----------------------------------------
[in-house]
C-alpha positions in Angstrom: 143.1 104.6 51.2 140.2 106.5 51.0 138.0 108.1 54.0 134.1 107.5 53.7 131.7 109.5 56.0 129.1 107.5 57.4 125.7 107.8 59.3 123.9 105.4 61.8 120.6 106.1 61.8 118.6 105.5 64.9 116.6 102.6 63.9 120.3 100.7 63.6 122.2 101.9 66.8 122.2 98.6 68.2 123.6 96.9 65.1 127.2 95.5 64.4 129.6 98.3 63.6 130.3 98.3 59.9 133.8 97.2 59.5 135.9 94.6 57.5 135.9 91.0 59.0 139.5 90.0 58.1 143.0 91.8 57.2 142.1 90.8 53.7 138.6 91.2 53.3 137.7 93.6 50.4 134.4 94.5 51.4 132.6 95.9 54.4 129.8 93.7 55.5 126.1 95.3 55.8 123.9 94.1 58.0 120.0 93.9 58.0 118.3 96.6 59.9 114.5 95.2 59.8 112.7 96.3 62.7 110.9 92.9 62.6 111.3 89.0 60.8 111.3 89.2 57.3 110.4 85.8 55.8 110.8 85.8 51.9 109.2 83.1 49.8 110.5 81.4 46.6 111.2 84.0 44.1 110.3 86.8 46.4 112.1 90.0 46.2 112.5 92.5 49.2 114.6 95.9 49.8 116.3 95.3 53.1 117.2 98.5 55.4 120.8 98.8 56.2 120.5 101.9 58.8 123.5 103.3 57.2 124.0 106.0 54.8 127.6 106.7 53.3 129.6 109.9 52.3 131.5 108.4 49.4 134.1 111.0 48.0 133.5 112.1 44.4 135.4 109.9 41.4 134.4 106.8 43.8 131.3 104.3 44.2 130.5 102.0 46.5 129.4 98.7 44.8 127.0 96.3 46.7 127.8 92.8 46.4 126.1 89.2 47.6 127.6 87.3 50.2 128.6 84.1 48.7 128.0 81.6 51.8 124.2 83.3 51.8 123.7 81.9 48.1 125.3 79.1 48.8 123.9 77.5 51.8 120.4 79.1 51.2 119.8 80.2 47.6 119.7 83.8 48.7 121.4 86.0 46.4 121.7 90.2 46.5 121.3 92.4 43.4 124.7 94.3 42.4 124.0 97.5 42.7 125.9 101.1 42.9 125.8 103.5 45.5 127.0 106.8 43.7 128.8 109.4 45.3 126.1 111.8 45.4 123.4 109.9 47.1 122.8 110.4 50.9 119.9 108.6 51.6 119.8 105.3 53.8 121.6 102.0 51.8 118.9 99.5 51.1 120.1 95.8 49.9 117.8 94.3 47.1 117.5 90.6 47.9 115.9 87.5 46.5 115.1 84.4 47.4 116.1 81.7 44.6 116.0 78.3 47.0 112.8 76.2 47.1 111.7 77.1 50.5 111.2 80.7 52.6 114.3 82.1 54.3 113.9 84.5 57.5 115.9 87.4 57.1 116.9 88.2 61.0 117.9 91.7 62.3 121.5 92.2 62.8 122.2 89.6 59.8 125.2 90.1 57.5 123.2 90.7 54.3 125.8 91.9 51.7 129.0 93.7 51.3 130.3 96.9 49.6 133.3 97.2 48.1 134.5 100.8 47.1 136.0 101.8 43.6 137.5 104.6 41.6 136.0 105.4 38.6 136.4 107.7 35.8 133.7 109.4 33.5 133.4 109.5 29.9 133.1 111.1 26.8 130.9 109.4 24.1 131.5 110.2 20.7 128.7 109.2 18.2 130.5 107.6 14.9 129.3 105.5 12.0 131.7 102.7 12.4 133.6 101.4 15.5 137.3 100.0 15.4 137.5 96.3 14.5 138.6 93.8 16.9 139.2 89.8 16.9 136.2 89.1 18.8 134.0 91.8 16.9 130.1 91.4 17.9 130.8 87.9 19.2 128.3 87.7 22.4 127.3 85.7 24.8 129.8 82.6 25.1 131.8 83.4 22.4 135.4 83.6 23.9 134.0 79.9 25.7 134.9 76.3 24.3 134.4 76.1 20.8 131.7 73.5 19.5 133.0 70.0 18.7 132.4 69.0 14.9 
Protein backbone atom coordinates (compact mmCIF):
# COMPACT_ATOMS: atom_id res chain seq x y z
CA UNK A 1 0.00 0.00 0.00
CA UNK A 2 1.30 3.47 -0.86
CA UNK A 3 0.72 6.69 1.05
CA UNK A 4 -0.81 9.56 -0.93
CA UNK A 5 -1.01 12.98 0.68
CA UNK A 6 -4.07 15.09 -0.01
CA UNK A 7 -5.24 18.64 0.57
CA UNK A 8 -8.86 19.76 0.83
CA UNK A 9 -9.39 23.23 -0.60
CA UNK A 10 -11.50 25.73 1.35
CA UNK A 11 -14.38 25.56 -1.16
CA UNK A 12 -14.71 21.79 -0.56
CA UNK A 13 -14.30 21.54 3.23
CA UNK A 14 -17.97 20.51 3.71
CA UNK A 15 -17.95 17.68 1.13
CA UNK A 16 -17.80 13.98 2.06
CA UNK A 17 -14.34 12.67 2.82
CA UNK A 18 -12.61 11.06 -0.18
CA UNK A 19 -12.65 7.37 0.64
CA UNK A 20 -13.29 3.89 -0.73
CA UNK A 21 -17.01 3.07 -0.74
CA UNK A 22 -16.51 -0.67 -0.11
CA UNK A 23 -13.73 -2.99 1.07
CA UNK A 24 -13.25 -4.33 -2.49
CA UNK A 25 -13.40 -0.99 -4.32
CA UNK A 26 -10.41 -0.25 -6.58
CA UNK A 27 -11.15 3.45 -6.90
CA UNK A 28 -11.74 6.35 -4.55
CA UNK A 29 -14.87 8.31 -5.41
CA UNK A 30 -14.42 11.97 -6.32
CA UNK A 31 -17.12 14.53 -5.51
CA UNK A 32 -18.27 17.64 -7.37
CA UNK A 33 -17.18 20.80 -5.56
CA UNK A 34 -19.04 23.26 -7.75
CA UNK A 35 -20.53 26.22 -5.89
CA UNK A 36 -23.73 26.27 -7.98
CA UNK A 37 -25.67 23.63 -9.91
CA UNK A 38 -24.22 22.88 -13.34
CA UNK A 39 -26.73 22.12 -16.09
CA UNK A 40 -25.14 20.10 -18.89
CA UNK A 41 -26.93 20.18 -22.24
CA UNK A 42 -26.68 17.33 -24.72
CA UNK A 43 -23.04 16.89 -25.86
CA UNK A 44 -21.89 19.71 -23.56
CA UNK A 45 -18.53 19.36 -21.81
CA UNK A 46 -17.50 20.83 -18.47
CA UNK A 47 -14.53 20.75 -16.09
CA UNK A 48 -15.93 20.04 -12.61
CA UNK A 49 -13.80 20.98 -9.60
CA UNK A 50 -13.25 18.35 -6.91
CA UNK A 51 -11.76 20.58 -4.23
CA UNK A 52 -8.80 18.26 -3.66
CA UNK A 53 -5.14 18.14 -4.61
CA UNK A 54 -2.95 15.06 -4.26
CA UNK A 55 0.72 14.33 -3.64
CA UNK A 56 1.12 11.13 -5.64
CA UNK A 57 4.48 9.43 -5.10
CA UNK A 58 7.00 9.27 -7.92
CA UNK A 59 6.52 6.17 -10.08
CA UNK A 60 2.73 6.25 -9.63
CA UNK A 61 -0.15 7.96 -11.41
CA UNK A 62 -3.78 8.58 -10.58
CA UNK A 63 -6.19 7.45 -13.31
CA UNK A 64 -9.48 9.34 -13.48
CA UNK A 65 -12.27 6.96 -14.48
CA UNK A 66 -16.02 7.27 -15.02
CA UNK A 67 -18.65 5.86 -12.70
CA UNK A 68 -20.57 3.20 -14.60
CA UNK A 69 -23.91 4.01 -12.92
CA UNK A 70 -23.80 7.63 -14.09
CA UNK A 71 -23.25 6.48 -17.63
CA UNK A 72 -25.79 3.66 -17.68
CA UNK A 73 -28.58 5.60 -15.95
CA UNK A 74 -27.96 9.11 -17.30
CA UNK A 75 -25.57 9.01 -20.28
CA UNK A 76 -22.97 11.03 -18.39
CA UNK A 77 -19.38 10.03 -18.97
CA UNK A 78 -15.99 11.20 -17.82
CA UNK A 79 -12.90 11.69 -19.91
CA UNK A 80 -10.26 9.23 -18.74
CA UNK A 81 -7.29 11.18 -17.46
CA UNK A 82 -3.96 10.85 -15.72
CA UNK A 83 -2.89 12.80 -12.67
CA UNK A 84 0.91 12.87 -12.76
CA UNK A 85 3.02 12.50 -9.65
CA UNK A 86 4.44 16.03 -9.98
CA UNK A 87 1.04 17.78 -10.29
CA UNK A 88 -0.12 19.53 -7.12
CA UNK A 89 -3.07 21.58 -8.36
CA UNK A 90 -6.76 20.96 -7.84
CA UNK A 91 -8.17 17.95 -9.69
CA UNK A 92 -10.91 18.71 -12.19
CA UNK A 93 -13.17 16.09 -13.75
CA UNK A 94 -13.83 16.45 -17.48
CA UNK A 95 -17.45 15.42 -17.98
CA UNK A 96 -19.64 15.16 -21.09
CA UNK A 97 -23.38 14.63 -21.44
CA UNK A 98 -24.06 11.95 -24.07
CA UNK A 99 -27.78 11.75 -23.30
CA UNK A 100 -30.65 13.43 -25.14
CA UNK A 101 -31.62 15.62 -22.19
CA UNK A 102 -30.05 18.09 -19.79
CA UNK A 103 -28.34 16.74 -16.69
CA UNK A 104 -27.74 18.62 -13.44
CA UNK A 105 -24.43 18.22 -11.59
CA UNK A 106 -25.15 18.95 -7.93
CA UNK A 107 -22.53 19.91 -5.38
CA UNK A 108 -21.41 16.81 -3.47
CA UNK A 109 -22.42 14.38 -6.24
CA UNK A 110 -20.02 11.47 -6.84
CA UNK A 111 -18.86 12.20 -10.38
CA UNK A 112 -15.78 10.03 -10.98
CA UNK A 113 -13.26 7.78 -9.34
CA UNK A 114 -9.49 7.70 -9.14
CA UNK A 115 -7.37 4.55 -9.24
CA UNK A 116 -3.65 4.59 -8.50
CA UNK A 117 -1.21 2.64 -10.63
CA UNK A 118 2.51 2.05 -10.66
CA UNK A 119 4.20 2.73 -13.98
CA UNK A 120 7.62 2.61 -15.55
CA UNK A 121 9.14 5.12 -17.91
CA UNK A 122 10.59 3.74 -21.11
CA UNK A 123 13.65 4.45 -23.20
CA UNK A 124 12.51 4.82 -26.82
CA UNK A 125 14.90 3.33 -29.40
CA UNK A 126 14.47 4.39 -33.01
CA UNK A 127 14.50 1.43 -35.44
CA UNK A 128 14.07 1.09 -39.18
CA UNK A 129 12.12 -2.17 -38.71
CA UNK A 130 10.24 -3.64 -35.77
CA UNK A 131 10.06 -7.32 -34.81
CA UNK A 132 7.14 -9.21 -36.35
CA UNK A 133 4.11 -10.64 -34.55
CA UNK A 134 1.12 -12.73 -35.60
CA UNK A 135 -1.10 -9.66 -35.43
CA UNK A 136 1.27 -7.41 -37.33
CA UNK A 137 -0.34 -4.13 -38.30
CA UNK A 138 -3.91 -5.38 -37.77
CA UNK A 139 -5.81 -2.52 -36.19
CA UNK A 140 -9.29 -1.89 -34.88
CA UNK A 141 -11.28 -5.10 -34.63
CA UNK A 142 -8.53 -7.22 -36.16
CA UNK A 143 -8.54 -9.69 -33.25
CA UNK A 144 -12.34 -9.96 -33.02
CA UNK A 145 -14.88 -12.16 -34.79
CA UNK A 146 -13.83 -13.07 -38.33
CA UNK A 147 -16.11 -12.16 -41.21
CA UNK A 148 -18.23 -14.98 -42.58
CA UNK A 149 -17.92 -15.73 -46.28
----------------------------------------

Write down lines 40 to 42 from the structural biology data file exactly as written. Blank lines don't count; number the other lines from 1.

CA UNK A 36 -23.73 26.27 -7.98
CA UNK A 37 -25.67 23.63 -9.91
CA UNK A 38 -24.22 22.88 -13.34